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Did you know that around 49% of adults in the UK own a pet, with around 25% owning a cat, 24% owning a dog, and 2% caring for a bunny?! For each of these pet types, anti-pest treatments are key. After all, fleas and ticks can cause everything from skin itching to infections, fur loss, and (in the case of some ticks) diseases like Lyme – which have serious consequences for pets and humans alike. The good news is that keeping your pet safe is easy. Just jot down their monthly flea and tick treatment on your calendar and take extra precautions when you have been outside!
Flea and Tick Treatments for Cats and Dogs
The first step when it comes to choosing the appropriate flea and tick treatment, is to use a product recommended by your vet. Treatments can be effective for up to a month in dogs but for shorter periods in cats (i.e. two weeks), depending on the chosen treatment. Moreover, not all treatments protect against Leishmaniasis – a disease which is present in some Mediterranean countries and which causes skin issues, lameness, and kidney failure. If a trip to this area is in the works, definitely ask your vet about protection for your pets. Another option is to use a collar instead of a liquid treatment for fleas and ticks. These collars tend to have a strong odour, but on the upside, they can last for up to eight months. In the case of topical treatments, you definitely need to be at the top of your game, remembering to apply them on the same day of every month.
Checking for Ticks
Even if you regularly apply treatments to your pets, if you spend time outdoors, make sure to physically check your pet for fleas and ticks when you get home. Typical places where ticks can hide are in the neck, ear, paw, and inner thigh areas. If you do find a tick, make sure you remove the entire tick – head and all – eliminating it well afterwards. If you find a tick and you are in an area known to have a risk for Lyme disease, take a good photograph of the tick beforehand, so your vet can identify whether or not it is a dangerous type (such as the deer tick, which carries Lyme disease). Groom your pet regularly, combing or brushing it gently and ‘lifting fur’ to look for ticks and fleas, as well as any redness, ‘hot spots’, or missing areas of fur.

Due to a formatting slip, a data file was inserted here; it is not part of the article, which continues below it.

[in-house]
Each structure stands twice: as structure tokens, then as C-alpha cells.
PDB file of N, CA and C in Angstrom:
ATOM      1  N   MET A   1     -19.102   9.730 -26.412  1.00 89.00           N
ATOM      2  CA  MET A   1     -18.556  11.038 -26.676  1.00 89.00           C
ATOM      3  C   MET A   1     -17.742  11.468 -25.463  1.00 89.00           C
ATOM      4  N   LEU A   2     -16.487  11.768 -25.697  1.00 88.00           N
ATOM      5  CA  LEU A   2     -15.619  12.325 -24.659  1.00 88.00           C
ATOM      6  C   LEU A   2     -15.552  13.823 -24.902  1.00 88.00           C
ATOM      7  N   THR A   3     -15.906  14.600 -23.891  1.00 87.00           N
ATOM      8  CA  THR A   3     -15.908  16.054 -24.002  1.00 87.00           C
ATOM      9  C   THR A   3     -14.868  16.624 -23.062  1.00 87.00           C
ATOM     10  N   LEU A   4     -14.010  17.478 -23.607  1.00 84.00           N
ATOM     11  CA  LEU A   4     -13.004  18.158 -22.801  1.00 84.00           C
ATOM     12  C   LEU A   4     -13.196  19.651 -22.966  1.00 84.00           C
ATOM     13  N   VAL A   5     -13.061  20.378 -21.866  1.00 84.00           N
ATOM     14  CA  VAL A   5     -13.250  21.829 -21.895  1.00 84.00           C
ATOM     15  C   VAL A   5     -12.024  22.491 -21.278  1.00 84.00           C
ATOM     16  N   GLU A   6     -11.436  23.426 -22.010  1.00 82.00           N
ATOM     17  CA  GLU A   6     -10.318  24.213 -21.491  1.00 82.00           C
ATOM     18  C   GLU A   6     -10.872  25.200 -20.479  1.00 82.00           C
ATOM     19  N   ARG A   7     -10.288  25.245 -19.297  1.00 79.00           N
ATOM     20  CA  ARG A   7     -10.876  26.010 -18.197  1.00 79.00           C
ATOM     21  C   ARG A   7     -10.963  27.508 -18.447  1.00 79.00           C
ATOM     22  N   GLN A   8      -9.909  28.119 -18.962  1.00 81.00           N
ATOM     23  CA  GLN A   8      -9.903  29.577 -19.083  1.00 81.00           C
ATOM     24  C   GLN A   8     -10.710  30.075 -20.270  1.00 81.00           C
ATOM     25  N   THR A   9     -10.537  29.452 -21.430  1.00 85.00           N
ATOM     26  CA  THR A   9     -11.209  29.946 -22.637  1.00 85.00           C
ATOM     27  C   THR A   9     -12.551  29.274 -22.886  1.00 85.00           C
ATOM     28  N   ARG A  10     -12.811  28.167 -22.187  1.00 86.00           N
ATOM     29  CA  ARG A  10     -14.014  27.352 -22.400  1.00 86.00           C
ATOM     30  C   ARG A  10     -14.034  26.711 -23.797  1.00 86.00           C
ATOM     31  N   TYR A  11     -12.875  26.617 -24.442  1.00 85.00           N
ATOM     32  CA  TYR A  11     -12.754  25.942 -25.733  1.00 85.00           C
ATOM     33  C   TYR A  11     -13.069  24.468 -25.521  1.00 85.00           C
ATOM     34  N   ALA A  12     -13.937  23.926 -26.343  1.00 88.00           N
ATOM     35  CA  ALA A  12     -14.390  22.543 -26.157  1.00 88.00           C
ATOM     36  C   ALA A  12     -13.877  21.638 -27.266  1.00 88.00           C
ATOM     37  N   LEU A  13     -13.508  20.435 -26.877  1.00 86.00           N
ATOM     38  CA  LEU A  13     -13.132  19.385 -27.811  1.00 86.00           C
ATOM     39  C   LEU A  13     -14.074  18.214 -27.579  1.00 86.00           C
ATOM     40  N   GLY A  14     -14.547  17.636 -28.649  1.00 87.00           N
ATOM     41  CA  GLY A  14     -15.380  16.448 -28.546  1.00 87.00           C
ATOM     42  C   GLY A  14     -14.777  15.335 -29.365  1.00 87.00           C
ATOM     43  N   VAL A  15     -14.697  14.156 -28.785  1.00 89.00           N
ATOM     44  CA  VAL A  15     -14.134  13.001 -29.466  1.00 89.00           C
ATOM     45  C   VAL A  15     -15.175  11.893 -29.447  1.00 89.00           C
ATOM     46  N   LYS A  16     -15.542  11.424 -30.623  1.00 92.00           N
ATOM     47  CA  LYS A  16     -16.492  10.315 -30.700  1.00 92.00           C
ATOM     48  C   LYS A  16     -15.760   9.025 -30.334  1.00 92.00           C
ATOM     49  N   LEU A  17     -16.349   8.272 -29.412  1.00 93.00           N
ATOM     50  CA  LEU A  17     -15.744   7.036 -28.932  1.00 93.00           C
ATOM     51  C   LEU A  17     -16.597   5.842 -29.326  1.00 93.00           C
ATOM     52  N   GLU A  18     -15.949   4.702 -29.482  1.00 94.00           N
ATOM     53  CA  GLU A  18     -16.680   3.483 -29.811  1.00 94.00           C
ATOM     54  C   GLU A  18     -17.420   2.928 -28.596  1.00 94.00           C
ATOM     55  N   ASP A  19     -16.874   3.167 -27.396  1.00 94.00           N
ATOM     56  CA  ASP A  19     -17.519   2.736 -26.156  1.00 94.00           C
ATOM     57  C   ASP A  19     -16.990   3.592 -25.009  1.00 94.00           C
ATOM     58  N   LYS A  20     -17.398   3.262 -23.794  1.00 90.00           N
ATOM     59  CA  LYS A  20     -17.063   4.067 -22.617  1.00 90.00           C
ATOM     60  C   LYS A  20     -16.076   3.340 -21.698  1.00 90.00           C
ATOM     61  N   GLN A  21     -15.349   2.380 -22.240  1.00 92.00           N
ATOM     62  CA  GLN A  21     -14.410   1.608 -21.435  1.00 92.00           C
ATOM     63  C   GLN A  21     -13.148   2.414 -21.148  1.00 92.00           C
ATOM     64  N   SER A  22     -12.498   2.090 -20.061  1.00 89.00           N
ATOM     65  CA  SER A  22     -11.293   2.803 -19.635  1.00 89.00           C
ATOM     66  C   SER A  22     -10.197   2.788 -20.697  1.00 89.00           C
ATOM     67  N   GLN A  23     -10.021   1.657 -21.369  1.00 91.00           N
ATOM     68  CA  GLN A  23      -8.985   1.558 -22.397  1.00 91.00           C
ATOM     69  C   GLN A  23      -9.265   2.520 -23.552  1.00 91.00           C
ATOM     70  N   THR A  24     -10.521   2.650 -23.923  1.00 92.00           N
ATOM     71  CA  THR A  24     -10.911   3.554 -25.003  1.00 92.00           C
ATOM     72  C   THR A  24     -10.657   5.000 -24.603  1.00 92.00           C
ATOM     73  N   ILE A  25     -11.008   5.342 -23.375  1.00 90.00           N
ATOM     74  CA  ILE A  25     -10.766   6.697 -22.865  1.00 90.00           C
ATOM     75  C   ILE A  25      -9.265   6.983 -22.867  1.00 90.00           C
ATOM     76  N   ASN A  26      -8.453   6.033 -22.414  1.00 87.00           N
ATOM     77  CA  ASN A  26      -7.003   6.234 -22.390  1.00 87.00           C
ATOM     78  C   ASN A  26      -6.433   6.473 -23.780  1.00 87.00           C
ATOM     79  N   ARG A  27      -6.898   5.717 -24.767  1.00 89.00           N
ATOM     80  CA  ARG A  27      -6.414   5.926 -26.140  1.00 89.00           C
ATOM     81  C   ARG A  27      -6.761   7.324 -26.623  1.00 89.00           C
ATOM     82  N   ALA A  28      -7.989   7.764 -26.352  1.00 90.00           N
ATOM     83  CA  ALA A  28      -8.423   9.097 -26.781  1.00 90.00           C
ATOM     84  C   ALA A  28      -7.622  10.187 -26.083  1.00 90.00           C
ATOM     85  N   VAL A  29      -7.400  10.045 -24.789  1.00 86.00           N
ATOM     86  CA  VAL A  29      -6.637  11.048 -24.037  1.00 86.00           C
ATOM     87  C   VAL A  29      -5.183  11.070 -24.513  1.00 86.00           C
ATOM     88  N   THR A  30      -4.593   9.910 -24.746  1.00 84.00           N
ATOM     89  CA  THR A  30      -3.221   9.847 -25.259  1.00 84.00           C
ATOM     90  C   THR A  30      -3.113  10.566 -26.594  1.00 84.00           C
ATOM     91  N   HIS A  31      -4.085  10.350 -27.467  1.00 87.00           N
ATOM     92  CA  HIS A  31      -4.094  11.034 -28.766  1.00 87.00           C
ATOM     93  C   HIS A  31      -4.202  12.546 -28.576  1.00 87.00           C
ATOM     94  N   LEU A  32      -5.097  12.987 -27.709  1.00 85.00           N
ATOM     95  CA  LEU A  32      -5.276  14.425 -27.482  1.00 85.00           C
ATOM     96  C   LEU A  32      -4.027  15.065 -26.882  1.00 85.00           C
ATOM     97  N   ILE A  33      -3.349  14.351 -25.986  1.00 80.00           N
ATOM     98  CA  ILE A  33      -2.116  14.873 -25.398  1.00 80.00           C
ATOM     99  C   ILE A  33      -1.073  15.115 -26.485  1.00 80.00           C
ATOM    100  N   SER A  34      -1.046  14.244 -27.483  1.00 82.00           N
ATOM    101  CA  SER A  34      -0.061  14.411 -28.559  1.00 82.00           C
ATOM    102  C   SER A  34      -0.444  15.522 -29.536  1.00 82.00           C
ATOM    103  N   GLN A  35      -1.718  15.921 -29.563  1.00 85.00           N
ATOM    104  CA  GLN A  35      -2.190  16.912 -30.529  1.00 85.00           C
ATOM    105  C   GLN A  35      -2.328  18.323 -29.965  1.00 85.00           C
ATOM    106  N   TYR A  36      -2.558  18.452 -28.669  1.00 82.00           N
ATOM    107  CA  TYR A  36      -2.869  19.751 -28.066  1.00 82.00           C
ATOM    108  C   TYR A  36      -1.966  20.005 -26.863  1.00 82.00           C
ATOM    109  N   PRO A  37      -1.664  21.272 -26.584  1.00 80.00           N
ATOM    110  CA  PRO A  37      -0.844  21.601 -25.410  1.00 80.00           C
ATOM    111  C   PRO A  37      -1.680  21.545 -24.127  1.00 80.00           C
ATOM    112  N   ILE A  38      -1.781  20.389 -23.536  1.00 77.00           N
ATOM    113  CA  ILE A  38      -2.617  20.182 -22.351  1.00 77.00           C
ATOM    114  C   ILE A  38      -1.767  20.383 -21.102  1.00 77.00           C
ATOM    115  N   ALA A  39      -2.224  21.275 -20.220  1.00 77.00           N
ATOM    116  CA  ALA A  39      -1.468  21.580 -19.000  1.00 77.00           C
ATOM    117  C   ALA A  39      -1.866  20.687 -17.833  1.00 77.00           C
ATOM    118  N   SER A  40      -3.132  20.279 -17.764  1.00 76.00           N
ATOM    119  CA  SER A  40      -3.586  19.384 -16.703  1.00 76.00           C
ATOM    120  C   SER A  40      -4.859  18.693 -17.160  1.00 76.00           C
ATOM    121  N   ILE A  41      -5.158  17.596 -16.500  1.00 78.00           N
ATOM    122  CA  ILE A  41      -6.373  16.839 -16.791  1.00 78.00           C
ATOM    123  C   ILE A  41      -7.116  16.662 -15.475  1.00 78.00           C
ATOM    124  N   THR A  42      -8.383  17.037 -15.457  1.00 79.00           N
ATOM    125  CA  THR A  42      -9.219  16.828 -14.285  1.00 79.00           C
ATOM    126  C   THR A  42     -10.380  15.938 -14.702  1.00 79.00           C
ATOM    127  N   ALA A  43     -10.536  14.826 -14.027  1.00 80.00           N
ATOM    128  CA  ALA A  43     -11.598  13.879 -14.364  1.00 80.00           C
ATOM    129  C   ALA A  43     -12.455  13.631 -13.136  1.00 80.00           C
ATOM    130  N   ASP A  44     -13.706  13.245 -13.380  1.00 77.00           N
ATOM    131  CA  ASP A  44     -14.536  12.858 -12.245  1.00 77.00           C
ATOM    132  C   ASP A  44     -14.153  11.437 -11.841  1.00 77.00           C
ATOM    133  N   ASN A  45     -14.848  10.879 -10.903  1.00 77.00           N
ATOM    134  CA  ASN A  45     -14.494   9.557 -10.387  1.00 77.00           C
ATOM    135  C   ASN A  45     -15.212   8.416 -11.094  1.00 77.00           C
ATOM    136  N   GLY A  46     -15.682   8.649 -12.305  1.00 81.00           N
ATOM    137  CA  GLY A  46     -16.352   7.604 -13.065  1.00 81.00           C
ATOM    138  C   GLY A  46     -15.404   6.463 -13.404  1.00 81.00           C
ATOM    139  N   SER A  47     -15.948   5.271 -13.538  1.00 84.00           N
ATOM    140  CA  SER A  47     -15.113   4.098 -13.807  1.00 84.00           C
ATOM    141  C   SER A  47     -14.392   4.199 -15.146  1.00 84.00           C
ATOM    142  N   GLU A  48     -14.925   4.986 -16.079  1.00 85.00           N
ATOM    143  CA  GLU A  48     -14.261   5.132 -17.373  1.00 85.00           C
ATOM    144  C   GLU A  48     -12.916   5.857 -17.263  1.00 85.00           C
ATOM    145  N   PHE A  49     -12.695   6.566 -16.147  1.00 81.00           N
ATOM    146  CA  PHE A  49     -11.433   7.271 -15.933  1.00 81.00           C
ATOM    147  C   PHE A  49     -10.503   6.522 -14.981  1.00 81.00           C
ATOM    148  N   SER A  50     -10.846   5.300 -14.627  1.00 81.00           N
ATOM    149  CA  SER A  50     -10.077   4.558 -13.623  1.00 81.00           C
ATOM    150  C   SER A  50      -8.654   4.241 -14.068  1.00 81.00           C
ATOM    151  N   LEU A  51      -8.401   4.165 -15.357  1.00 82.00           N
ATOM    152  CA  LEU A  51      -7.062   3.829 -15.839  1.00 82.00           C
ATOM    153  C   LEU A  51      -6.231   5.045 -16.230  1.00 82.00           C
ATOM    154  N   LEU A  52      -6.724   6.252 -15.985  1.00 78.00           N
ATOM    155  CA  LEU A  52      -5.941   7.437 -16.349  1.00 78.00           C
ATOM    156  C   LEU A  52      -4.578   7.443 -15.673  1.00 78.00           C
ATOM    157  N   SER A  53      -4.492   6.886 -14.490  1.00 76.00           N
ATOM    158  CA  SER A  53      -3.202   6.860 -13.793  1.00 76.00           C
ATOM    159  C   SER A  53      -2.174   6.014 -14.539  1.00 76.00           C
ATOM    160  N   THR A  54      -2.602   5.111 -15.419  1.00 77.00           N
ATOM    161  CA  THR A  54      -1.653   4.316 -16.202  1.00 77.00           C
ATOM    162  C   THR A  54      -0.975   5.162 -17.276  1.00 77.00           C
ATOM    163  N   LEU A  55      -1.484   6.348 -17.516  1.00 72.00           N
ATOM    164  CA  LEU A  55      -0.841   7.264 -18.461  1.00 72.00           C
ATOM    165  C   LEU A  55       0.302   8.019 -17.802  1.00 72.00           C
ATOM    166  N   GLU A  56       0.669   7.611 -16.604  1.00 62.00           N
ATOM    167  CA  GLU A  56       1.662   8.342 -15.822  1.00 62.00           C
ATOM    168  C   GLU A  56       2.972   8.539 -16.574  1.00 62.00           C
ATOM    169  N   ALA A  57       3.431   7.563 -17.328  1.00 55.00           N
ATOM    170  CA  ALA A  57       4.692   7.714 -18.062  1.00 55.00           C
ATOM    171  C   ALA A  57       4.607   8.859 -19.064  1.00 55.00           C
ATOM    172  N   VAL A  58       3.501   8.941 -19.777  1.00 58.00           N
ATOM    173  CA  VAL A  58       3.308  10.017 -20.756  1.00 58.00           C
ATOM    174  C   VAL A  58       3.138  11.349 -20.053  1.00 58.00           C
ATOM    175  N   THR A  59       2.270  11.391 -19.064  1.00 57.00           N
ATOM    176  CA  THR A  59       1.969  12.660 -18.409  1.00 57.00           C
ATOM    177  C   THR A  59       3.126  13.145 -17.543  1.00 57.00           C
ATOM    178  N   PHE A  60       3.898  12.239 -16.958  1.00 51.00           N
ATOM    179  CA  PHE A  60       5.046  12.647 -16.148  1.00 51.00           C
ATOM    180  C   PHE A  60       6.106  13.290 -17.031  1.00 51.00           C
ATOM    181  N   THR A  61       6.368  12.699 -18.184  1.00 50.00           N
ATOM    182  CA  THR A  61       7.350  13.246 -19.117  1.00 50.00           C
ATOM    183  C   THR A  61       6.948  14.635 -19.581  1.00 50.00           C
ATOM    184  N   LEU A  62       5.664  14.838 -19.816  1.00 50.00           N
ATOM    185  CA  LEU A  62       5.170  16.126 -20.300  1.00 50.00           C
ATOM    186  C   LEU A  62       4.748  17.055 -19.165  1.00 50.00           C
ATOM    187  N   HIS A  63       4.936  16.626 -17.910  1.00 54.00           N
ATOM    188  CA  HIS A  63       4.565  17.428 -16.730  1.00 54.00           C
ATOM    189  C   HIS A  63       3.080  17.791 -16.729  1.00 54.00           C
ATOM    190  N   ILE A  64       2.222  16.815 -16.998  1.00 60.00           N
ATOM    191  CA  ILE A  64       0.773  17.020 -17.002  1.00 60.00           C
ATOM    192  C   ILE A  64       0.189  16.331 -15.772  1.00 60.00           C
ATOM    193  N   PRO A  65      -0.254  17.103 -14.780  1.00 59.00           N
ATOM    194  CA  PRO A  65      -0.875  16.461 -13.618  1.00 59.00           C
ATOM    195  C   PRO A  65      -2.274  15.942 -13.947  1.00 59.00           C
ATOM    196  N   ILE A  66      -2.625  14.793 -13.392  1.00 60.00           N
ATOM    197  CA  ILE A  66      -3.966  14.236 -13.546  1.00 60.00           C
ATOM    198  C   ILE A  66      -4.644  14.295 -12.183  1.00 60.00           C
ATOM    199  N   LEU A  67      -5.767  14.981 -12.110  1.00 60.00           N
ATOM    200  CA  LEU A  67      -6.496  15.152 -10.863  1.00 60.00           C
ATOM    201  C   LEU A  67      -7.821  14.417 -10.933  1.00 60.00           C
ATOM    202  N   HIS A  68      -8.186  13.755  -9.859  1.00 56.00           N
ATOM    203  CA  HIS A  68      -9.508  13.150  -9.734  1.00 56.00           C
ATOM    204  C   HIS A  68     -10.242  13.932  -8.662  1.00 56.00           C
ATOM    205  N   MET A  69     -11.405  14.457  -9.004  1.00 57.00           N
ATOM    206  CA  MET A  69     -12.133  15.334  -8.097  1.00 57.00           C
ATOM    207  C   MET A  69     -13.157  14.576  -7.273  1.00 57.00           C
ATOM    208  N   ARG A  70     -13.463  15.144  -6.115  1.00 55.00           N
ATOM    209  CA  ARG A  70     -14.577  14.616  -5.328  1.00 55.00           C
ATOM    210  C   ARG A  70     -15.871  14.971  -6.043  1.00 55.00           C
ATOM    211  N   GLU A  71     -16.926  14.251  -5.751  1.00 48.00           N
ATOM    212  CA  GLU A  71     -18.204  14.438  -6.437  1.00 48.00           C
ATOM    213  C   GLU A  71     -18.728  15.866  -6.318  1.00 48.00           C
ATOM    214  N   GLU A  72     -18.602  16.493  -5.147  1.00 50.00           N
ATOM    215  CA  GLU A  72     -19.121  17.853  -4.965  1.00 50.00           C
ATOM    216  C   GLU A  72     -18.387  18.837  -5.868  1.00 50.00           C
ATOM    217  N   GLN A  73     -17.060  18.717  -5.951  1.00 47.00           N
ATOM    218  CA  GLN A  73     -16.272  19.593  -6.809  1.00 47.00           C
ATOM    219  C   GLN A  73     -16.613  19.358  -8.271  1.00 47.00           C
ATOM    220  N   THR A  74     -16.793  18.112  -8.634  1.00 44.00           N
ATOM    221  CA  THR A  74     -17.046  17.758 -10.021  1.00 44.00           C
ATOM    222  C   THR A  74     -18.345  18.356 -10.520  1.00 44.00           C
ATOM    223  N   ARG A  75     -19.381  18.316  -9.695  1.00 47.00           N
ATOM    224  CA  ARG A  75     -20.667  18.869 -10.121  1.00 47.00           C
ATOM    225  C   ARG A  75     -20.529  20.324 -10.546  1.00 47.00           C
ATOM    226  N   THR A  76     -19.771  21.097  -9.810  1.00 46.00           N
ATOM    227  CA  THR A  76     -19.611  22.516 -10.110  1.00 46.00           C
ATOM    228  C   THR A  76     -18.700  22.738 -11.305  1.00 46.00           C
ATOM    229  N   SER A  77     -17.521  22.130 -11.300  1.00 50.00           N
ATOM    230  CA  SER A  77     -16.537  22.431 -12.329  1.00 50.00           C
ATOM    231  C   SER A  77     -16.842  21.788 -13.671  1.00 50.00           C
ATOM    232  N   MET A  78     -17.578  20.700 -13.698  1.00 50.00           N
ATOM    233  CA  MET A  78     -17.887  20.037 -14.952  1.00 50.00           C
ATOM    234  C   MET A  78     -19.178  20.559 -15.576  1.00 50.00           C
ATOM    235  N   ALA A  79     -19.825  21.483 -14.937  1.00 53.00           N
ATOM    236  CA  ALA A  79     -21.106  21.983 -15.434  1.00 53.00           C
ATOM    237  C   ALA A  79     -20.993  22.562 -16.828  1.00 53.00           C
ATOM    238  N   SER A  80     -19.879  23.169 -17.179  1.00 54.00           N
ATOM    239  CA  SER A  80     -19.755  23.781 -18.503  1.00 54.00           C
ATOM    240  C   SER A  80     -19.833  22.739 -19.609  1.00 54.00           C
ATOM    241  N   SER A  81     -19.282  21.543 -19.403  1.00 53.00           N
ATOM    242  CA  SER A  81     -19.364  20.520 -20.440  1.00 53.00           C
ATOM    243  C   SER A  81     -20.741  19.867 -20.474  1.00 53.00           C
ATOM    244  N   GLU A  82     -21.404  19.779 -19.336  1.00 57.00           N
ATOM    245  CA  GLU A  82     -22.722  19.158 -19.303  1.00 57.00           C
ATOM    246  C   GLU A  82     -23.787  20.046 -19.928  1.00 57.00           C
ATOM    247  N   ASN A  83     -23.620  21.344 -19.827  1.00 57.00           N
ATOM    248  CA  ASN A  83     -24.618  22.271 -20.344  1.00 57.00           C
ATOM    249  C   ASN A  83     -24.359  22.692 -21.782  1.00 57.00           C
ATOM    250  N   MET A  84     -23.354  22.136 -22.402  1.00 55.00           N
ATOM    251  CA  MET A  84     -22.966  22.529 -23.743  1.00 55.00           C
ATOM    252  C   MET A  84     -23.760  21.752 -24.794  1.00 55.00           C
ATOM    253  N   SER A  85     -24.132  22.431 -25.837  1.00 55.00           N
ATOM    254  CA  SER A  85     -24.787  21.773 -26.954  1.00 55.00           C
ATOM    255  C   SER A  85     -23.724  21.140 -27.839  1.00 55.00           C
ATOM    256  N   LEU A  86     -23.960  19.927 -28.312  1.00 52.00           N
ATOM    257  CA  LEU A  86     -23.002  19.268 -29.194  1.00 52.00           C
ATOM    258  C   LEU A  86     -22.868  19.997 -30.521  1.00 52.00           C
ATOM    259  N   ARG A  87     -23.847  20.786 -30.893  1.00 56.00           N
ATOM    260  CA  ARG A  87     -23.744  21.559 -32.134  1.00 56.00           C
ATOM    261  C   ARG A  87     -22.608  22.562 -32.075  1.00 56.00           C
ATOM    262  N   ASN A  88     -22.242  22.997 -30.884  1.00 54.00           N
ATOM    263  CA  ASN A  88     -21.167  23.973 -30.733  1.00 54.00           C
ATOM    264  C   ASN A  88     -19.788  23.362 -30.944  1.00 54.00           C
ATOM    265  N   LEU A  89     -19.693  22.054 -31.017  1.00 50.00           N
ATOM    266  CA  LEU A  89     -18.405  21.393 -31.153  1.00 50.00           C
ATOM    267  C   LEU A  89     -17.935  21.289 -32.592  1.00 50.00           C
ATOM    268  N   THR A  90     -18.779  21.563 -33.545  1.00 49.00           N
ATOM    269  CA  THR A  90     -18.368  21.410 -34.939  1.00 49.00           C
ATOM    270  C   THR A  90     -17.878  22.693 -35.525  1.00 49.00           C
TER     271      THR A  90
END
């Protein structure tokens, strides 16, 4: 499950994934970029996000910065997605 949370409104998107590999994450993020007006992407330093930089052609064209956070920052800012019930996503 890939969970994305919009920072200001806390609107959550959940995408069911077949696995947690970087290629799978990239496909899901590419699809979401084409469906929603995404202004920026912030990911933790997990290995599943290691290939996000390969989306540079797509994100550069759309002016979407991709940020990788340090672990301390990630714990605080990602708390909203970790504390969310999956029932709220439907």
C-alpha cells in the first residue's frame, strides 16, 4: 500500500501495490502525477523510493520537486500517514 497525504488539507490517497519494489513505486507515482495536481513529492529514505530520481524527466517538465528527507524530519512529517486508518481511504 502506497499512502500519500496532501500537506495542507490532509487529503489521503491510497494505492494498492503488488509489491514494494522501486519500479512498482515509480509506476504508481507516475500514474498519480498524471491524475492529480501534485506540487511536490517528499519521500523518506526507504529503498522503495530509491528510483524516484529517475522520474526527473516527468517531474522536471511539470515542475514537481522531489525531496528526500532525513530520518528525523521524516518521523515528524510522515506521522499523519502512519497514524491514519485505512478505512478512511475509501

Protecting Your Rabbit
Most rabbits in the UK are kept indoors, but if yours is allowed a bit of outdoors time, be vigilant for ticks, since these pests can cause anemia in bunnies. If you find a tick, carefully remove its entire body with forceps and immerse it in alcohol. If you are worried that there may be more ticks than you have noticed, visit your veterinarian (who may decide to apply a medication to get rid of all ticks). If you notice any fleas in your rabbit’s fur, comb them away with a flea comb (which traps even the tiniest of fleas). You should also speak to your vet about the suitability of a solution that is specifically made for rabbits. Never use your dog’s or cat’s flea and tick treatment on a rabbit; it could cause severe illness or death.
Whether you have a dog, cat, or rabbit, you need to make flea and tick prevention a priority. Even pets who only occasionally go outdoors can pick up pests and bring them home, so use a vet approved treatment that is specifically catered to your pet. Finally, check for pests every time you go for a walk, and use grooming time to spot any potential signs that you need to see a vet 🙂
You can also read more about at home flea treatments here.
Until next time, with very best wishes,